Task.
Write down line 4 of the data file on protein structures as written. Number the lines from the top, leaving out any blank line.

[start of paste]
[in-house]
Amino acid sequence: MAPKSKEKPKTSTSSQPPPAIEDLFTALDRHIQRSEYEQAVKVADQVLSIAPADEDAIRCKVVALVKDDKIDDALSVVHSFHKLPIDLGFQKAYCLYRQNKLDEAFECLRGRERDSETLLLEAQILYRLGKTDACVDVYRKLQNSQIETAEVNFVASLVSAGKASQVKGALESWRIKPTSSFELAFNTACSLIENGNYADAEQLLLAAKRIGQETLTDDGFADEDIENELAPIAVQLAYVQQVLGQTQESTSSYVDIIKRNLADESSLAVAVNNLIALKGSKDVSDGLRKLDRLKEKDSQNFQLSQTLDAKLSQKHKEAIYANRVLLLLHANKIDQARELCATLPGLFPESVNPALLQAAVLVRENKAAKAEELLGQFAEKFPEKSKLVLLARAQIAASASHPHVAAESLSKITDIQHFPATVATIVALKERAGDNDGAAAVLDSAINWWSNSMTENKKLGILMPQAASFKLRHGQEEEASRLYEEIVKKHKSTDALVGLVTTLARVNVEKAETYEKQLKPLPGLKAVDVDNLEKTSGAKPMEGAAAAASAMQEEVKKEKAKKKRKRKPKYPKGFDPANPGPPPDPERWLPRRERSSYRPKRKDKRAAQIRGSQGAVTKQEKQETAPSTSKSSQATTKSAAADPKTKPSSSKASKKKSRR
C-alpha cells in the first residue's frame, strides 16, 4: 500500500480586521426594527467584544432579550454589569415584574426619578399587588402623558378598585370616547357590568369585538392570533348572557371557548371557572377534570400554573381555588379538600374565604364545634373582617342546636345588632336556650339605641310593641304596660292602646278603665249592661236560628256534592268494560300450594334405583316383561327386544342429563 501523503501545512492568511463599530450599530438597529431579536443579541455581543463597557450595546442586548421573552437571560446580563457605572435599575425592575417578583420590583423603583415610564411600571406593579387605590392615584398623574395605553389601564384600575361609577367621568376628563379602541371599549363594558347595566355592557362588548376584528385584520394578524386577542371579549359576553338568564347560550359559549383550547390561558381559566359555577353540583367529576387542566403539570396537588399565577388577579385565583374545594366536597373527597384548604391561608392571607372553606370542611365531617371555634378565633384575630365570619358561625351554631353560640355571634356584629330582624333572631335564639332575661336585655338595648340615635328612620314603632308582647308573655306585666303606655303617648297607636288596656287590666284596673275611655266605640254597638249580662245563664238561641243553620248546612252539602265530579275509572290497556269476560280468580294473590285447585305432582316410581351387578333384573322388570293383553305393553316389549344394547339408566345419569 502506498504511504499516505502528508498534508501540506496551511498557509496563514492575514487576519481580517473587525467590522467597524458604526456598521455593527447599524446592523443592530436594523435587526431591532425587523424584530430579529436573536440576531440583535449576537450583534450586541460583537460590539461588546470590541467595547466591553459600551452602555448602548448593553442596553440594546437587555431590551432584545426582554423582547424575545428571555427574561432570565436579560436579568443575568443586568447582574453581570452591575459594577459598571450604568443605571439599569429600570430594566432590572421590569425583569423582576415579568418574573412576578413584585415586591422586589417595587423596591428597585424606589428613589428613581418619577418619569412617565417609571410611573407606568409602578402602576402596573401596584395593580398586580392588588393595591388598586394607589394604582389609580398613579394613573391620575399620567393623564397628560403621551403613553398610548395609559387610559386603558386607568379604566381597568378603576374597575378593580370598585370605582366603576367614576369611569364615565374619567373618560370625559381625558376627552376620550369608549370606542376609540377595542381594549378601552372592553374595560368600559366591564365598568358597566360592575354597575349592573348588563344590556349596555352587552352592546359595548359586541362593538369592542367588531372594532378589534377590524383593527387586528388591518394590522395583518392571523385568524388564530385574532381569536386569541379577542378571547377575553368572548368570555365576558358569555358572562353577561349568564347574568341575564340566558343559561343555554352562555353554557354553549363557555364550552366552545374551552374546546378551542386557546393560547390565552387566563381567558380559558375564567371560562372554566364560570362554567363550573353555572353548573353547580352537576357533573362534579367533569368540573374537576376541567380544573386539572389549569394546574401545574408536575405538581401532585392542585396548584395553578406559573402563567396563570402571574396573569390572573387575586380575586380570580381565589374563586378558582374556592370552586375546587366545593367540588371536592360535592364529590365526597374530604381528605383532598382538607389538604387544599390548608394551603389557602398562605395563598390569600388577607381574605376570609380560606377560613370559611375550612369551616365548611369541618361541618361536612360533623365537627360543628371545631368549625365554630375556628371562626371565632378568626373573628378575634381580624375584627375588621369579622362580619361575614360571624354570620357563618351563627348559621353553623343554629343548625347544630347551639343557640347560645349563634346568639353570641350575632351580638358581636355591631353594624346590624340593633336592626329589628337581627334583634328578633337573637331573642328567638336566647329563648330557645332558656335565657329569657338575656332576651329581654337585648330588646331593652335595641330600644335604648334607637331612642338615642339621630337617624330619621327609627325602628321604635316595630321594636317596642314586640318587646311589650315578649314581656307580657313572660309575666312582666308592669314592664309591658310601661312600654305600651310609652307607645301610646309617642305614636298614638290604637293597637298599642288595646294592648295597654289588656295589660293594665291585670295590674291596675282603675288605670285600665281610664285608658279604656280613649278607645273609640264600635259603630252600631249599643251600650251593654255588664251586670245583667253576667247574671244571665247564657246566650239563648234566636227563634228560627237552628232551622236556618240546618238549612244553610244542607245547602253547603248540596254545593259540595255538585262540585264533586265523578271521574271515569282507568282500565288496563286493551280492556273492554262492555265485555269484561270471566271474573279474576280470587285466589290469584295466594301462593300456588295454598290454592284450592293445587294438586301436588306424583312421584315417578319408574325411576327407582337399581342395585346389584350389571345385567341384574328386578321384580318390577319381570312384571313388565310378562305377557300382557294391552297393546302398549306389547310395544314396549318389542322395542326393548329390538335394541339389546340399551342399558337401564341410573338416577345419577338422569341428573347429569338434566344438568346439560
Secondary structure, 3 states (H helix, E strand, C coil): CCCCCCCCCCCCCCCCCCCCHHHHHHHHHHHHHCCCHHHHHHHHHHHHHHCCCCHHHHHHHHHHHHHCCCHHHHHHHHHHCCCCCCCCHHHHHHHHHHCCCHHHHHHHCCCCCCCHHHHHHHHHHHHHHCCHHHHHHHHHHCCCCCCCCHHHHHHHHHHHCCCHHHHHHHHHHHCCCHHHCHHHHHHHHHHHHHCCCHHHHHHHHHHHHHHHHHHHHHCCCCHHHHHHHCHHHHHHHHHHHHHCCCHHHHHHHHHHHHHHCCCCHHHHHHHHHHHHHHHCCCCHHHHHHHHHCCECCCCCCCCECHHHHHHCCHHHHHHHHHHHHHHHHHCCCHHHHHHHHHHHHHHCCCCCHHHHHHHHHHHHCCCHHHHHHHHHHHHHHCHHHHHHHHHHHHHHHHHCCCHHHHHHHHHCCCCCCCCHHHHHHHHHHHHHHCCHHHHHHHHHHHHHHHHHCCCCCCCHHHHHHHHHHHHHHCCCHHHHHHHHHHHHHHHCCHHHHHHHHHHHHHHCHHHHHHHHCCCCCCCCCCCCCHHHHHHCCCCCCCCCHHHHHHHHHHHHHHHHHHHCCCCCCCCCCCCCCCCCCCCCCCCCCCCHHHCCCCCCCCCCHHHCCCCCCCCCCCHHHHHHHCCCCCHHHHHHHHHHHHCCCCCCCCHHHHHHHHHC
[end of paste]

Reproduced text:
Secondary structure, 3 states (H helix, E strand, C coil): CCCCCCCCCCCCCCCCCCCCHHHHHHHHHHHHHCCCHHHHHHHHHHHHHHCCCCHHHHHHHHHHHHHCCCHHHHHHHHHHCCCCCCCCHHHHHHHHHHCCCHHHHHHHCCCCCCCHHHHHHHHHHHHHHCCHHHHHHHHHHCCCCCCCCHHHHHHHHHHHCCCHHHHHHHHHHHCCCHHHCHHHHHHHHHHHHHCCCHHHHHHHHHHHHHHHHHHHHHCCCCHHHHHHHCHHHHHHHHHHHHHCCCHHHHHHHHHHHHHHCCCCHHHHHHHHHHHHHHHCCCCHHHHHHHHHCCECCCCCCCCECHHHHHHCCHHHHHHHHHHHHHHHHHCCCHHHHHHHHHHHHHHCCCCCHHHHHHHHHHHHCCCHHHHHHHHHHHHHHCHHHHHHHHHHHHHHHHHCCCHHHHHHHHHCCCCCCCCHHHHHHHHHHHHHHCCHHHHHHHHHHHHHHHHHCCCCCCCHHHHHHHHHHHHHHCCCHHHHHHHHHHHHHHHCCHHHHHHHHHHHHHHCHHHHHHHHCCCCCCCCCCCCCHHHHHHCCCCCCCCCHHHHHHHHHHHHHHHHHHHCCCCCCCCCCCCCCCCCCCCCCCCCCCCHHHCCCCCCCCCCHHHCCCCCCCCCCCHHHHHHHCCCCCHHHHHHHHHHHHCCCCCCCCHHHHHHHHHC